hi was looking at split consumer unit and wanted to know how the feed from the main double pole isolating switch fed the mcbs is it done using the busbar ?and can i feed all my rcd circuits from 1 rcd or does each circuit have to have one ie sockets outside , cooker , shower ring main ?sorry if this sounds a bit of a silly question thanks karl
Hi Karl, no such thing as a silly question. I know!! If you are going for a split load CU you want two RCDs for each side. EG: All your down stairs circuits and lights up, and all your upstairs circuits with lights down. 30mA RCD at the start of both splits. Get a CU that is pre wired, saves a lot of messing about. Most are and can work out cheeper.
but bear in mind this work is notifiable under part P and that once installed an installation cert and schedule of test results must be completed.
not having these may lead to problems later with insurance and the sale of the property as they are a legal requirement.
A consumer unit is a type tested distribution unit and as such you can't change from manufactures design. That includes only fitting MCB's and RCBO's which are recommended.
Although as a competent person I could fit a distribution unit then the house could only be sold to another electrician so in real terms we have to fit consumer units and follow the manufactures instructions.
There are a number of split load designs from the special types for storage heaters to the triple split to allow two RCD's and also some either unprotected by RCD or using RCBO's.
However assuming a TN supply I would go for non split unit and all RCBO controlled circuits as this will produce far less tripping then any other system.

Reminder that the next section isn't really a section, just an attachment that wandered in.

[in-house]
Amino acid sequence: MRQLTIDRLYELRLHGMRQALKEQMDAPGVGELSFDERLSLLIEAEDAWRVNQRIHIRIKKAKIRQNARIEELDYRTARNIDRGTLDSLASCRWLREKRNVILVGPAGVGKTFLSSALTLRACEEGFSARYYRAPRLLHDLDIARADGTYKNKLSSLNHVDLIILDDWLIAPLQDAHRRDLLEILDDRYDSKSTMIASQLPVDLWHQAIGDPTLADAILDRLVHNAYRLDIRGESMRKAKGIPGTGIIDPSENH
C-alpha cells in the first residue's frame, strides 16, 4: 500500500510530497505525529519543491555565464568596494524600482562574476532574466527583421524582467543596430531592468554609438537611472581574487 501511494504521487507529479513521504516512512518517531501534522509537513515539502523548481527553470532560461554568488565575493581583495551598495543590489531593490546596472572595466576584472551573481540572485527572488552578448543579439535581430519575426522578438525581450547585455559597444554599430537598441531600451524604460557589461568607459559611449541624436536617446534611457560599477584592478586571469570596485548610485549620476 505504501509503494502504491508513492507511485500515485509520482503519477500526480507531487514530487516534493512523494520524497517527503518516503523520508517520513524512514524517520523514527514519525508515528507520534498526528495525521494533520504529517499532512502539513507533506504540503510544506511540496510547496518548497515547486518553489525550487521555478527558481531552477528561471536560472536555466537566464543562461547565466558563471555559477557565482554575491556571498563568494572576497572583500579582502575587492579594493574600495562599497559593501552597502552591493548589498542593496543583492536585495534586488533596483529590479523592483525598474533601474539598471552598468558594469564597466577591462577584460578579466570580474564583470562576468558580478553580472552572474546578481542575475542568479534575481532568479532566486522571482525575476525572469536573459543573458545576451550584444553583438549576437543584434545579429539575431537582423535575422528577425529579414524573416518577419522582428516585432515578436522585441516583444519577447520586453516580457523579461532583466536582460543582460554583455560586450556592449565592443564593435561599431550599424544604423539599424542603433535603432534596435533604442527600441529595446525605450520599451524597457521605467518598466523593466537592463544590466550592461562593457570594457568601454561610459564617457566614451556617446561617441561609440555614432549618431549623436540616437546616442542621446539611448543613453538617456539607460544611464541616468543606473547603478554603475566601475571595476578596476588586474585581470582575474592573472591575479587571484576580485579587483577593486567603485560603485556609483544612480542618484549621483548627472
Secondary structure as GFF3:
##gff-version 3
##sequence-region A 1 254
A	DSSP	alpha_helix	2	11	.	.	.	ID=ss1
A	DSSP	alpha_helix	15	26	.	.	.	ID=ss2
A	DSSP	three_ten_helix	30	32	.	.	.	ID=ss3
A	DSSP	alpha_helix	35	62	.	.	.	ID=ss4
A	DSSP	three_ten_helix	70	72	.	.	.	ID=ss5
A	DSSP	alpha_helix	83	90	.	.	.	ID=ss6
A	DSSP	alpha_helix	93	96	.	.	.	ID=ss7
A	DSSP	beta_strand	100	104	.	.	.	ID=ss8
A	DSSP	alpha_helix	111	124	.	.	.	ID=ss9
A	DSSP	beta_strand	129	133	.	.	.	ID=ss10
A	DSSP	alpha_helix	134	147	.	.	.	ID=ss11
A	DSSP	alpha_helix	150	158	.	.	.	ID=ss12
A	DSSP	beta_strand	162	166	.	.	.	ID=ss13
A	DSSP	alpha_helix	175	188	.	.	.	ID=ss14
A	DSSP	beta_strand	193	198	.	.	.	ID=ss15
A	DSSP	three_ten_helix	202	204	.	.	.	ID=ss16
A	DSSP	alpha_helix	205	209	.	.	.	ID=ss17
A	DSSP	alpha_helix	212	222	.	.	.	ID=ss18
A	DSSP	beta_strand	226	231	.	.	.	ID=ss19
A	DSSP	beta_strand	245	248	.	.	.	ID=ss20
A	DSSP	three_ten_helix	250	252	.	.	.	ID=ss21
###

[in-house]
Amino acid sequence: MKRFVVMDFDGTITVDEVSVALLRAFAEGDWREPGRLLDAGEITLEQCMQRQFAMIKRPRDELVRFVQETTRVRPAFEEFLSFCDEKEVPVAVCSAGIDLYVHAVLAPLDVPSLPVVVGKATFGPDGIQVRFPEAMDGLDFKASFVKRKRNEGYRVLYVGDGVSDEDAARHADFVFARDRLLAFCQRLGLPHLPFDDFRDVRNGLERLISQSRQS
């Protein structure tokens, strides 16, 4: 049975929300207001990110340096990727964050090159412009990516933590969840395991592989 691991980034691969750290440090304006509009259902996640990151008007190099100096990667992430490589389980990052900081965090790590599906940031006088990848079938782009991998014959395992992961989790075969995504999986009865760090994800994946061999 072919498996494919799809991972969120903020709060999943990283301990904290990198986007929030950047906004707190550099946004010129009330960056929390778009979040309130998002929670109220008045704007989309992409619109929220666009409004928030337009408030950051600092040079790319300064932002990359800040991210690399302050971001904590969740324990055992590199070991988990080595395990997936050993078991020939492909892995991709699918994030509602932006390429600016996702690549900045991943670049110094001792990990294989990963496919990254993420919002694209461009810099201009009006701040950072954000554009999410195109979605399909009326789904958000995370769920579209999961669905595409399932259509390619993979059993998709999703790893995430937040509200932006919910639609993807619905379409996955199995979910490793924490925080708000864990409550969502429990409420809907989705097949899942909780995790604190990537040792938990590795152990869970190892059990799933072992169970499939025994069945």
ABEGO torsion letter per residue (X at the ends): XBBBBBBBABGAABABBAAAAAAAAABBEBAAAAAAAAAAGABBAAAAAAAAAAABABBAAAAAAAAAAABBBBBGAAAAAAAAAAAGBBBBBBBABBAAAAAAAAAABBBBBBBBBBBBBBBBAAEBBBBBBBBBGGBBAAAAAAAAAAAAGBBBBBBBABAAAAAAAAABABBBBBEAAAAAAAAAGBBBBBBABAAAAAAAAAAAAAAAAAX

With a TT system the need for twin pole switching of RCD's at the moment causes problems with non split consumer units normally sold in UK. As a result the option is normally restricted to single split and two RCD's.
There are other options including auto resetting RCD's but this is very expensive and not really an option except for specials like where disabled people live in the house.
However first point has to be what earthing system one is using? TT means an earth rod. TN-C-S is often referred to as PME and together with TN-S means the electric supplier also supplies the earth.
It is these points which mean consumer unit changes are not DIY jobs. Main thing it needs £750 worth of testing equipment to both pre-test before starting and re-test after completing. In theory the LABC should test this for DIY people but even if they do you don't get paperwork. And often they try to force you to get tests done.
Really speaking the provision for DIY people to fit their own consumer unit is really so I can fit my own where I do not normally work on domestic but have a full test kit in garage and C&G 2391 + 2382 and can sign my own paper work. It is not so Joe public can fit their own unit.
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